What you want out of a pharmacy partner is an organization that will work closely with your physicians to ensure your residents are not over medicated.

This is part 5 of a series of 9 partnerships every assisted living community should have that was first presented at the Marcus Evans Long Term Care Summit In Florida. See the side bar for the complete list of partnerships in the series.

Most assisted living communities only evaluate a pharmacy relative to customer service. The problem is that customer service is not the primary issue that makes for a good pharmacy, or what you want to evaluate to find the right pharmacy partnership.

What you want out of a pharmacy partner is an organization that will work closely with your physicians to ensure your residents are not over medicated.

Remember, pharmacies earn revenue based on how many drugs they sell, and their goal as a business is to sell as many drugs as possible at the highest price. Some of you have residents who go from doctor to doctor and for every additional doctor they visit, they get an average of  2 additional drugs. One drug for their symptoms and another drug for the side effects from the first drug. Then, for every drug they take, there is a heightened risk of negative drug interactions and side effects that could lead to hospitalization.

Quarterly Visits

9 Partnerships
1 – Therapy / Home Health
2 – Physician Group
3 – Skilled Nursing Facilities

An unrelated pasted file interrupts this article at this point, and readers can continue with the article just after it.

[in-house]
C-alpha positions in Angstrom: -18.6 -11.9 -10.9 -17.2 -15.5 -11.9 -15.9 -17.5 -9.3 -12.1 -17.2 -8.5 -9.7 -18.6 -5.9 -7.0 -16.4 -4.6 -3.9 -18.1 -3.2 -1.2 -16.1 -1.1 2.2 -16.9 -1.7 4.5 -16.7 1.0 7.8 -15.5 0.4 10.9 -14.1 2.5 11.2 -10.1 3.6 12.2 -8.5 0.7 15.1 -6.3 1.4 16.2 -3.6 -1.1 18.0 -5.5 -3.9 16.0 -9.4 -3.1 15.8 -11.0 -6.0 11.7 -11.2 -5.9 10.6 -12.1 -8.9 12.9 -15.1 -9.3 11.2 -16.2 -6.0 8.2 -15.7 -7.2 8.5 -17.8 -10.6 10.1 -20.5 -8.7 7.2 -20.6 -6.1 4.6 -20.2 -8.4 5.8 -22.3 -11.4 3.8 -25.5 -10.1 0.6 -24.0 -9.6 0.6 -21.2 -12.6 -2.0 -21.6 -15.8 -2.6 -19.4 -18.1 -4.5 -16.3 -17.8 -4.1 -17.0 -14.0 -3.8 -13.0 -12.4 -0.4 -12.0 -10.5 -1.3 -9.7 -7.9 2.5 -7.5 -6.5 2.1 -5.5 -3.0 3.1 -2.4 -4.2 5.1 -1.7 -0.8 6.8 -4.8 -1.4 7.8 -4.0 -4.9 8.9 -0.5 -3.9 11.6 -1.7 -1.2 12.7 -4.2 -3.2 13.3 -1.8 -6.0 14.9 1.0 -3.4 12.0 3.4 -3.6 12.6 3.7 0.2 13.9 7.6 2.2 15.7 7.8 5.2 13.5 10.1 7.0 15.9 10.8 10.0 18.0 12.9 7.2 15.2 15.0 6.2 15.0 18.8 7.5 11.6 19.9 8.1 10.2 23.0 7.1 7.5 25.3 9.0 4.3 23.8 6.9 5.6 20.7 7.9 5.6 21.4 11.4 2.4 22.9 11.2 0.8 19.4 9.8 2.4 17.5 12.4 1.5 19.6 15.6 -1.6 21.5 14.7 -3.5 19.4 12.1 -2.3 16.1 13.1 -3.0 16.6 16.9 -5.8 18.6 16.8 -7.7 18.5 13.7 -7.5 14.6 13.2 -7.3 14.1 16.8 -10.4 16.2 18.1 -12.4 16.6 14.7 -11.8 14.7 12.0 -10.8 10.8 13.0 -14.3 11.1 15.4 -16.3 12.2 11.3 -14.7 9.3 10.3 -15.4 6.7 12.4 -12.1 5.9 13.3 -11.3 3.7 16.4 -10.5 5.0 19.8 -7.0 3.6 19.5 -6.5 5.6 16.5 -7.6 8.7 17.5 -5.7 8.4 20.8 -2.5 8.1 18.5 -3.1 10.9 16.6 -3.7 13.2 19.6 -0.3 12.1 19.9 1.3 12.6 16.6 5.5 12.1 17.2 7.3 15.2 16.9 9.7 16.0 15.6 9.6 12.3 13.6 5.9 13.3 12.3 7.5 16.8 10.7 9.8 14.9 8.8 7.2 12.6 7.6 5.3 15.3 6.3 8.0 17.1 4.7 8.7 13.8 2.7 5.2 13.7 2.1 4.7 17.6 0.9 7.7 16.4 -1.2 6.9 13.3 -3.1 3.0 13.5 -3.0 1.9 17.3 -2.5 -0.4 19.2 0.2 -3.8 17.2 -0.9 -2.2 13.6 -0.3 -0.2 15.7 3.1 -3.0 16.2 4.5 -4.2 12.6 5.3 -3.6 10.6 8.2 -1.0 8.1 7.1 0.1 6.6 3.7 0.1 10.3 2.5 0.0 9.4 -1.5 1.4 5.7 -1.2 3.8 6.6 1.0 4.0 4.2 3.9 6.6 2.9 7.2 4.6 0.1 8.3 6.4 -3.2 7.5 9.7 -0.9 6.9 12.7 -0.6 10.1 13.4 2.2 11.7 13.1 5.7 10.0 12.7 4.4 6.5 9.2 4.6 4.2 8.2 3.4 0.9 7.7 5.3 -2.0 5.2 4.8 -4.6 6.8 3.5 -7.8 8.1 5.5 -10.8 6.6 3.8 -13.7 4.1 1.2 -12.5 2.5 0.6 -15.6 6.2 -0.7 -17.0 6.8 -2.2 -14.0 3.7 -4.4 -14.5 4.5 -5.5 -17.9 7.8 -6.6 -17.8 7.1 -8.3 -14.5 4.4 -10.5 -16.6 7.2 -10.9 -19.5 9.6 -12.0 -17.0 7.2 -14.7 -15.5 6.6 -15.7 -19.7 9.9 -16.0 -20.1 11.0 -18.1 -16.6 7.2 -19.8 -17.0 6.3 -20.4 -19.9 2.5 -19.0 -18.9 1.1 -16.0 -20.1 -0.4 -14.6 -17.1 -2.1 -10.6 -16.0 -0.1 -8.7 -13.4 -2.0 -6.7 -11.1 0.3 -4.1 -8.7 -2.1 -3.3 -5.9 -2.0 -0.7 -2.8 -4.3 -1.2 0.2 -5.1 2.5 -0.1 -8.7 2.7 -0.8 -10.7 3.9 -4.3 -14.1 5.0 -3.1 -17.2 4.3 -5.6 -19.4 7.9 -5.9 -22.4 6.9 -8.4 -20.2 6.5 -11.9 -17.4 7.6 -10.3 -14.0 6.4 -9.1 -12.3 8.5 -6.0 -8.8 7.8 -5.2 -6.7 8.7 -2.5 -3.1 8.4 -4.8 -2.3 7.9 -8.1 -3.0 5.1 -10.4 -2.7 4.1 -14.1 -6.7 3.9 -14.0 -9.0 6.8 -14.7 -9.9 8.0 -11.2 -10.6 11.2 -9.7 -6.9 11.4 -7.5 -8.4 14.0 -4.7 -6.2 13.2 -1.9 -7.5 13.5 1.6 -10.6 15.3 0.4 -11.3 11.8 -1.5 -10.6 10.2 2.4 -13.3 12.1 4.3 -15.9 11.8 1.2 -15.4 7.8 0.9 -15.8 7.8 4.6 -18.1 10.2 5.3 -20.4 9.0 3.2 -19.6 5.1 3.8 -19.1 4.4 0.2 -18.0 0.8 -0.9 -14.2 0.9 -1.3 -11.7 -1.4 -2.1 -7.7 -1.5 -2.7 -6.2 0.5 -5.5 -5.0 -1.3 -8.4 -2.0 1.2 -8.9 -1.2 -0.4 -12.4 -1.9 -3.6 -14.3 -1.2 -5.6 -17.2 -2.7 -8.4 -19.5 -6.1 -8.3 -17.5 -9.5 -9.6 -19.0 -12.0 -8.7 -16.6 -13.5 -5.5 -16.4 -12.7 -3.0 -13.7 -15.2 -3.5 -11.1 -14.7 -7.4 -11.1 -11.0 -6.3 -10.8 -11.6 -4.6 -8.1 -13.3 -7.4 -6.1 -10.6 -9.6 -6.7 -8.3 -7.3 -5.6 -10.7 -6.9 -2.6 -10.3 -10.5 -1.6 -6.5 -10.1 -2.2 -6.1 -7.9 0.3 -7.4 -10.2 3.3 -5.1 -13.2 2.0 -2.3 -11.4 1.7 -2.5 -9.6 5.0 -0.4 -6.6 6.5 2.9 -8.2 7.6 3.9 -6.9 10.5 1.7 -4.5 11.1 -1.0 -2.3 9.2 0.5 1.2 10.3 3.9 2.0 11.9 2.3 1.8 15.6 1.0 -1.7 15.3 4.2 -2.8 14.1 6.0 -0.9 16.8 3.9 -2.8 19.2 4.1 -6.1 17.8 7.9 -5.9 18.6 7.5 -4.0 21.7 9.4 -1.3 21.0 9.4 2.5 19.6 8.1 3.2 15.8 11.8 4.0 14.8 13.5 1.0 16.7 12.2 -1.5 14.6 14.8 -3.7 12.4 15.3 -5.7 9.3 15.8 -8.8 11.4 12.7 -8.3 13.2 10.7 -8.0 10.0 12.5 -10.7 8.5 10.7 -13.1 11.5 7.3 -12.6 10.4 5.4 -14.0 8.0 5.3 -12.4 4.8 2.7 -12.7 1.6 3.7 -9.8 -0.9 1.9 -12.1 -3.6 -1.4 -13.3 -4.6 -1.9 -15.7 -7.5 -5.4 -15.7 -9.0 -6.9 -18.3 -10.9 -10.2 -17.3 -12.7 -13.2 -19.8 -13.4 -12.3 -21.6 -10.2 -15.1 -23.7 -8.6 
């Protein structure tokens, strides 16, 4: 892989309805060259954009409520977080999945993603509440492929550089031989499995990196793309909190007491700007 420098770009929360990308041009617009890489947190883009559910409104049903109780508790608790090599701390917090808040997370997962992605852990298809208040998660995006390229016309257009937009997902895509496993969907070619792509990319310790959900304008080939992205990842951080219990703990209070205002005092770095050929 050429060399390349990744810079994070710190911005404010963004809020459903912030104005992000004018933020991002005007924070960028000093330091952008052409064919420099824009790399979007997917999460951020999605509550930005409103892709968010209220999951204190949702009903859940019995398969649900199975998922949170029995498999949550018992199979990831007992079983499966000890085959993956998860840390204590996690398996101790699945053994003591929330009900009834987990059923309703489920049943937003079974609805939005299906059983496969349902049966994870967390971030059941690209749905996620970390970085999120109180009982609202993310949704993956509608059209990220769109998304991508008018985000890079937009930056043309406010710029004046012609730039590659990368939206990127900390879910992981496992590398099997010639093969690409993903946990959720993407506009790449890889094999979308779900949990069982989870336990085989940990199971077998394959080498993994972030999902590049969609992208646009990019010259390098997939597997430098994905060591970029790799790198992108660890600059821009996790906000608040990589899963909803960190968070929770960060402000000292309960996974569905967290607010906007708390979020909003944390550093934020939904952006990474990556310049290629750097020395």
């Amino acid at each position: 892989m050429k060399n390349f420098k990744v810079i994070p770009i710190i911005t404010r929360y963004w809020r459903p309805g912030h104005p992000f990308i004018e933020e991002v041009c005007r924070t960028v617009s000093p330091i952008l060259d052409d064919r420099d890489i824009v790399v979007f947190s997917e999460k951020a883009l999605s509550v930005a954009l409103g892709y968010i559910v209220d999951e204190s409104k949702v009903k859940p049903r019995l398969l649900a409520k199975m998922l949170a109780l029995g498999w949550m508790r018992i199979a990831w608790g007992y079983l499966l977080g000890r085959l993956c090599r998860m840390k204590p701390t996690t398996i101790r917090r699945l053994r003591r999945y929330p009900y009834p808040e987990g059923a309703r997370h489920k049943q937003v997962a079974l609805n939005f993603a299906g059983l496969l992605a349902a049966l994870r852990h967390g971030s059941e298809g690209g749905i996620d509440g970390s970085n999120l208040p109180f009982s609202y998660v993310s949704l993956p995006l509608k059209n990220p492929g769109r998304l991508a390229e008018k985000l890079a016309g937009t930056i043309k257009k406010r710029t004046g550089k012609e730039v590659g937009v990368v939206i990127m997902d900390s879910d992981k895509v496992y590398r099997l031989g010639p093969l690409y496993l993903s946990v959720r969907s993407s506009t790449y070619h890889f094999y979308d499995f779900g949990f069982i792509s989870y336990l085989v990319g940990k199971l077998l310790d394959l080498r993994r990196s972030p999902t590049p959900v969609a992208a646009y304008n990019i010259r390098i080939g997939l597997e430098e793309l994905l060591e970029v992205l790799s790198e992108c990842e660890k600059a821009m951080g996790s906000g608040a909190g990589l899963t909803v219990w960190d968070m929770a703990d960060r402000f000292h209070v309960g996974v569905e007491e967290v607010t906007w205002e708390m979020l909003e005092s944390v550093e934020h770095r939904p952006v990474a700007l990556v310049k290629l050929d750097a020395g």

4 – Pharmacy
5 – Home Care Companies
6 – A Real Estate Company
7 – DME & Ambulance Companies
8 – Hospice
9 – A Coach

Just as our physicians are required to see every resident on a quarterly basis and do a medications management review, your pharmacy should also be reviewing residents’ medication quarterly and suggesting ways to reduce the number of medications for each resident.

You also want your pharmacy to ensure that your residents are using the least expensive drugs. The truth is, a lot of us who work in assisted living don’t think about our residents’ pharmacy costs until a family comes in to tell us that the resident is out of money. You must avoid your average length of stay being negatively impacted by your residents running out of money because of unnecessary pharmaceutical expenses.

Cycle Fill

Most importantly you want to make sure that you are using a “Cycle Fill” system of medication administration. It is the only way you can assure that your residents are getting their medicines accurately and on time. With Cycle Fill, your Med Techs don’t reorder or submit anything to the pharmacy, unless it’s a new prescription.

Let me explain how Cycle Fill works. Say you order a new prescription on the 15th of the month. When it goes to the pharmacy with cycle fill, you’re sent 15 pills to get your resident through the rest of the month. Then at the beginning of next month, all the medicines are refilled for every resident. So, instead of the Med Techs reordering a 1000 medicines a month, with Cycle Fill they don’t need to reorder – or submit anything to the pharmacy unless it’s for a new prescription.

This is important, because if your residents aren’t getting their medications because someone didn’t reorder, it will decrease their longevity.         .

Scott Middleton